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Plone 4, ZEO and supervisor

This post belongs also to the "lessons learned" category.

With Plone 3, ZEO and supervisor combination you've probably configured your supervisor to start plone instances by running $BUILDOUT/parts/client1/bin/runzope.

Problem is that with Plone 4 your $BUILDOUT/parts/client folder doesn't contain anything else than etc folder. You know starting instances by targeting supervisor to use $BUILDOUT/bin/client1 fg doesn't work like you'd expect (supervisor would control the client1 script - not the actual plone process).

My colleague Jussi Talaskivi figured that using 'console' argument instead of 'fg' for bin/client1 script should do the trick. With 'console' argument stopping, starting and restarting Plone 4 instances with supervisor works like a charm.

Below is full example of working supervisor configuration.

[buildout] parts = supervisor [supervisor] recipe = collective.recipe.supervisor port = 8200 user = xxxx password = xxxx pr…

Plone 4, ZEO and tempstorage

This is reminder for myself and hopefully for other people too so that they don't have to waste several hours of valuable time looking for this simple piece of information.

If you have experience setting up Plone 3 with ZEO and tempstorage (so that your sessions won't disappear in the middle of hardcore content managing) you might have trouble setting up same kind of setup while using Plone 4.

Thanks to David Glick who enlightened  me that plone.recipe.zeoserver doesn't include whole Zope 2 in it's Python environment anymore. In this specific scenario this means that even though you have tempstorage in your eggs folder it isn't included in pythonpath when zeoserver part is being processed and this leads to below error message:

Error: could not load package tempstorage: No module named tempstorage
Package name: 'tempstorage'
File name: 'component.xml'
Package path: None
For help, use bin/zeo-server -h


Solution to this is to add this simple oneliner to…

Usability and Plone

I've seen in here and there someone mentioning that usability of Plone is very good. Lot's of people - me included - like the fact that in Plone you don't have separate content management interface compared to some of Plones rivals. That counts for something when we're talking about good usability. Still that is only one quite small part of the whole picture. So what else is there? What do people like in Plone and where are the rough edges for end users? If general consensus is that Plone does have good usability, where is the actual proof of that?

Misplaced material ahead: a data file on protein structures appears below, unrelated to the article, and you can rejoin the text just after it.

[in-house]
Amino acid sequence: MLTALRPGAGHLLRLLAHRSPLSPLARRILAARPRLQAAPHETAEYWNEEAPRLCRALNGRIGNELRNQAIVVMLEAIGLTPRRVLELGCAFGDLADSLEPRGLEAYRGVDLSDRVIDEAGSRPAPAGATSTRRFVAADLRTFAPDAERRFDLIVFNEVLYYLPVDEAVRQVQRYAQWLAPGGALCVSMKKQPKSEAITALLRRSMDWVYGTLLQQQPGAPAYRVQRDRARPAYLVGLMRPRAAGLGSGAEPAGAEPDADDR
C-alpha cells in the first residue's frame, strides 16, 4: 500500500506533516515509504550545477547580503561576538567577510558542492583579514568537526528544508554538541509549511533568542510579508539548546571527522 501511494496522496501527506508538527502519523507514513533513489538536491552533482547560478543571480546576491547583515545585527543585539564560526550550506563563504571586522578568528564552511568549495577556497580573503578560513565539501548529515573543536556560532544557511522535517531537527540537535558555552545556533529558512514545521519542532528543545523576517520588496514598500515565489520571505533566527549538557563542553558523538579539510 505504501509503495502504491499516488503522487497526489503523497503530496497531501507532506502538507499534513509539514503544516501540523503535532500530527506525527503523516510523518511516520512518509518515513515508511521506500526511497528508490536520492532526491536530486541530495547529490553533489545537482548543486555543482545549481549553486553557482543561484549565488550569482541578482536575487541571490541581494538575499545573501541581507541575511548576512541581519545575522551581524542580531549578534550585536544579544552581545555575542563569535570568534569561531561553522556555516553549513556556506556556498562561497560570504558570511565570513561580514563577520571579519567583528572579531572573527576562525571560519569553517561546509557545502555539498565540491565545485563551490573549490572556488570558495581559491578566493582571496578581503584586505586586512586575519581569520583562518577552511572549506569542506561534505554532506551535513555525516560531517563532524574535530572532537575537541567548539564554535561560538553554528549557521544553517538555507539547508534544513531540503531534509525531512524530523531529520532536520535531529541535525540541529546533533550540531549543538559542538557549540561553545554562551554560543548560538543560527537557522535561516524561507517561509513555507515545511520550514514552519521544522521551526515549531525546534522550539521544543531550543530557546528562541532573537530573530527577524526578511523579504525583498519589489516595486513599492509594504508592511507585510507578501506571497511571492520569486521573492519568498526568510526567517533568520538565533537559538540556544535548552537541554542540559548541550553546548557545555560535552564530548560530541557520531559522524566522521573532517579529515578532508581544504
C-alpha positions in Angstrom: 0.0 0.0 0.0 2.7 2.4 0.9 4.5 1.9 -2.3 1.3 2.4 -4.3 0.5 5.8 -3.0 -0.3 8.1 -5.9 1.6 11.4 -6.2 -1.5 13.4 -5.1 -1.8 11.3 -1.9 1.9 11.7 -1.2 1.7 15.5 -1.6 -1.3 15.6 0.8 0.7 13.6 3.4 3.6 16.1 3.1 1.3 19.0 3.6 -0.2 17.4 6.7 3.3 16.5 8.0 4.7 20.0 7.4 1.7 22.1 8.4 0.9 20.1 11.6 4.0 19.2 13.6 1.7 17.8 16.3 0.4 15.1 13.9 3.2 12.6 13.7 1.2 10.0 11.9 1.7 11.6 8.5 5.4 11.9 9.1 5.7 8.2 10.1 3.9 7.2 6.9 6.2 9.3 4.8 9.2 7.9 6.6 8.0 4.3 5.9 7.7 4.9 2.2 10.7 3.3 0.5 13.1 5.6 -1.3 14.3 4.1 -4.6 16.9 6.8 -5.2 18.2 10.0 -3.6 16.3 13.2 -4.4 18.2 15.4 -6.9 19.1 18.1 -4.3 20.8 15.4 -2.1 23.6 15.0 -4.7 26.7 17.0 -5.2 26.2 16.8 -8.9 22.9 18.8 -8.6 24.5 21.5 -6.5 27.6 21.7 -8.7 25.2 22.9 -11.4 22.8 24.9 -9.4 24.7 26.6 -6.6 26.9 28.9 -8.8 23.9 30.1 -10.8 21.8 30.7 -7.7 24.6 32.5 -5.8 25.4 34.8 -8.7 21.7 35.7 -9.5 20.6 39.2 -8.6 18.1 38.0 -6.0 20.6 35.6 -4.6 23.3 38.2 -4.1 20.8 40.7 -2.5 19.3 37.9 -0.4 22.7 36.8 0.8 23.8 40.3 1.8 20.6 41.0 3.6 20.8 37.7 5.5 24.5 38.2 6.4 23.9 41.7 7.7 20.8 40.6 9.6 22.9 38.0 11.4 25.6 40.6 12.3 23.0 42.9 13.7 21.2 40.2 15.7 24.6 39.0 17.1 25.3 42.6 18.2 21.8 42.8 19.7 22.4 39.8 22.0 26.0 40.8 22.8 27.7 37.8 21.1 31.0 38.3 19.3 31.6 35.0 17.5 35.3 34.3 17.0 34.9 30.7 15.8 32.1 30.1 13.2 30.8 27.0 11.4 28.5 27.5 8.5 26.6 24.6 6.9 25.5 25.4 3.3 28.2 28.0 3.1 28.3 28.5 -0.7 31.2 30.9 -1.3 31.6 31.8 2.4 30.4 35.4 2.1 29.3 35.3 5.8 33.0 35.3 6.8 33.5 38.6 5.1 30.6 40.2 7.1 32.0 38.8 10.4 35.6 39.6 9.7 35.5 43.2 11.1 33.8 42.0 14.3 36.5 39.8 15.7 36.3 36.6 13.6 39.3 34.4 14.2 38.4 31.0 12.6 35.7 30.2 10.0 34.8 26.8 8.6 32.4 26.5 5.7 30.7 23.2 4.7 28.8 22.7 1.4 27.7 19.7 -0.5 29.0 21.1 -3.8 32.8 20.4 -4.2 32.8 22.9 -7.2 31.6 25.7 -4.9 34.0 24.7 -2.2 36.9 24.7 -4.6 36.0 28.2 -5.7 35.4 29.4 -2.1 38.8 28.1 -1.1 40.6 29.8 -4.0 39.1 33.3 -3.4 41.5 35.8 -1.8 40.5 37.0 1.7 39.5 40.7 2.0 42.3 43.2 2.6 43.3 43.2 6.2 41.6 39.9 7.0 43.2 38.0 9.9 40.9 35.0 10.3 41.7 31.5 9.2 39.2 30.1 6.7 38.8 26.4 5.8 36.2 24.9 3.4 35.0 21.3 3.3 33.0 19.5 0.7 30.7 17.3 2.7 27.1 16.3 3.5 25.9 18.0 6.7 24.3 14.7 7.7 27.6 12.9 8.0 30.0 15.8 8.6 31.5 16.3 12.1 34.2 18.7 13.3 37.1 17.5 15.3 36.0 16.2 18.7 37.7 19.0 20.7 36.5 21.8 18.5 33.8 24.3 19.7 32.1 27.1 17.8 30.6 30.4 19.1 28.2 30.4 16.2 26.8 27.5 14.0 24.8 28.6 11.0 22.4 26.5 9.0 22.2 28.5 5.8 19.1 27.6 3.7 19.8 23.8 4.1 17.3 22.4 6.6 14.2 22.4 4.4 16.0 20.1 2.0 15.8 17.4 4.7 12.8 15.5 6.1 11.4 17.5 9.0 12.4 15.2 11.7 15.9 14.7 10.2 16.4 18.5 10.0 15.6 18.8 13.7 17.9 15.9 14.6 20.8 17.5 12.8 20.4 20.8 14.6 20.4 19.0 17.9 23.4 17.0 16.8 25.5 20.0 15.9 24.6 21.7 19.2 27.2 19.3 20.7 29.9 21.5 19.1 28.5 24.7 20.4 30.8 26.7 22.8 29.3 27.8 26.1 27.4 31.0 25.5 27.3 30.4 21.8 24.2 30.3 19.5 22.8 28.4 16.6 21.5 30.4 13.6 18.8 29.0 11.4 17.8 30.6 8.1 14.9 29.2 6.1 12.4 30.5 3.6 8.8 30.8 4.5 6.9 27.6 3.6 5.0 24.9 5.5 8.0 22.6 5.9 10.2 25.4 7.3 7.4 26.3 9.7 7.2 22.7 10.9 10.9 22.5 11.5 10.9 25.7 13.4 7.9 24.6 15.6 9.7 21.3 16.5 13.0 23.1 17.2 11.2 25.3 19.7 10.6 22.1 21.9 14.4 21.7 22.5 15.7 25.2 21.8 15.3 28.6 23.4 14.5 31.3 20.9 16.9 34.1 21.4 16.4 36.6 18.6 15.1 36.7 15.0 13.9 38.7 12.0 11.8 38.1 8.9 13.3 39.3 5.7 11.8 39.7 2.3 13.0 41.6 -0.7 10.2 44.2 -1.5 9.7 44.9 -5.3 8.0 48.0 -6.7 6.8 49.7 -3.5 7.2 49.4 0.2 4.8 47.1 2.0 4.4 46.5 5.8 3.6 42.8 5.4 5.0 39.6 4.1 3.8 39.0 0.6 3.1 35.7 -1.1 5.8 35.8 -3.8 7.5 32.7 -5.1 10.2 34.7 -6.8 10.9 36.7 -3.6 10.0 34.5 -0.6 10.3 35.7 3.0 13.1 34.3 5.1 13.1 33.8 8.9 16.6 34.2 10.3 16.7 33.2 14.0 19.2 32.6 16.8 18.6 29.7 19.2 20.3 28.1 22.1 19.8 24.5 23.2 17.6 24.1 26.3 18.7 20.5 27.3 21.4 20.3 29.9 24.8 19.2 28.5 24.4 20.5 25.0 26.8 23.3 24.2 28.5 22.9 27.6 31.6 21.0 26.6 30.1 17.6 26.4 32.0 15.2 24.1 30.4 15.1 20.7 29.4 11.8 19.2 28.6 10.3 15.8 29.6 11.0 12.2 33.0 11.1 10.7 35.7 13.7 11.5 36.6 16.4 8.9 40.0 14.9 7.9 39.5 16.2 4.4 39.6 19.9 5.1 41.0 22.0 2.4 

On plone.org I found one page in developer documentation mentioning following: "Plone differentiates itself on usability. The intuitiveness of the user interface is what attracts people to Plone the most."


I interpret this sentence meaning about the "one view for all" approach. What bugs me in this is that this whole sentence about good usability is about how the UI works compared to Plones competitors. S…

Speed comparsions between Plone and Wordpress

Jon Stahl wrote recently a blogpost about Plone being three times faster than Dropal, Joomla and Wordpress. We had a small discussion about this in my workplace and as my colleague pointed out this wasn't a really that comprehensive test that you could state Plone being 3 times faster than it's competitors. This seemed a bit unfair test considering how fast this has been spread in tweet/blogosphere, so I decided to repeat the test with a bit more critical viewpoint.


What's wrong in the original test? No one would consider opinion poll with 10 answers nowhere near trustworthy - it's all the same with requests. I didn't want to put up all the cms so I just set up second best (Wordpress 2.9.1) and compared that to my Plone development site (4.0a3). As a comparsion I did the first test with same ab command Jon used and my iMac gave following results:


Wordpress: 7.13 requests / second
Plone: 17.10 requests / second


So far we have clear winner and Jons data holds up... almos…

Domain name registration through Google - when things go wrong.

Not too many people know, that you can register new domains through Google. This can be done when you're registering for Google Apps Standard Edition which is free and somewhat stripped version of their Google Apps Premium Edition. Latter one is tailored more to suit business needs.

With $10/year prize tag it's not cheapest option, but you'll get "private domain registration to protect against spam at no extra cost, full DNS control and domain management, automatically configured to work with Google services, email, calendar, instant messaging, web pages and more also at no extra charge".

As a comparsion GoDaddy offers .org domains at $14.99/year so it's actually not that bad offer. Google actually is just collecting the data and sending it to their partners (godaddy, enome) which does the registration. I decided to give it a try at January 11th. To my big surprise things didn't went that smoothly. It's been now one week since my order - the domain I …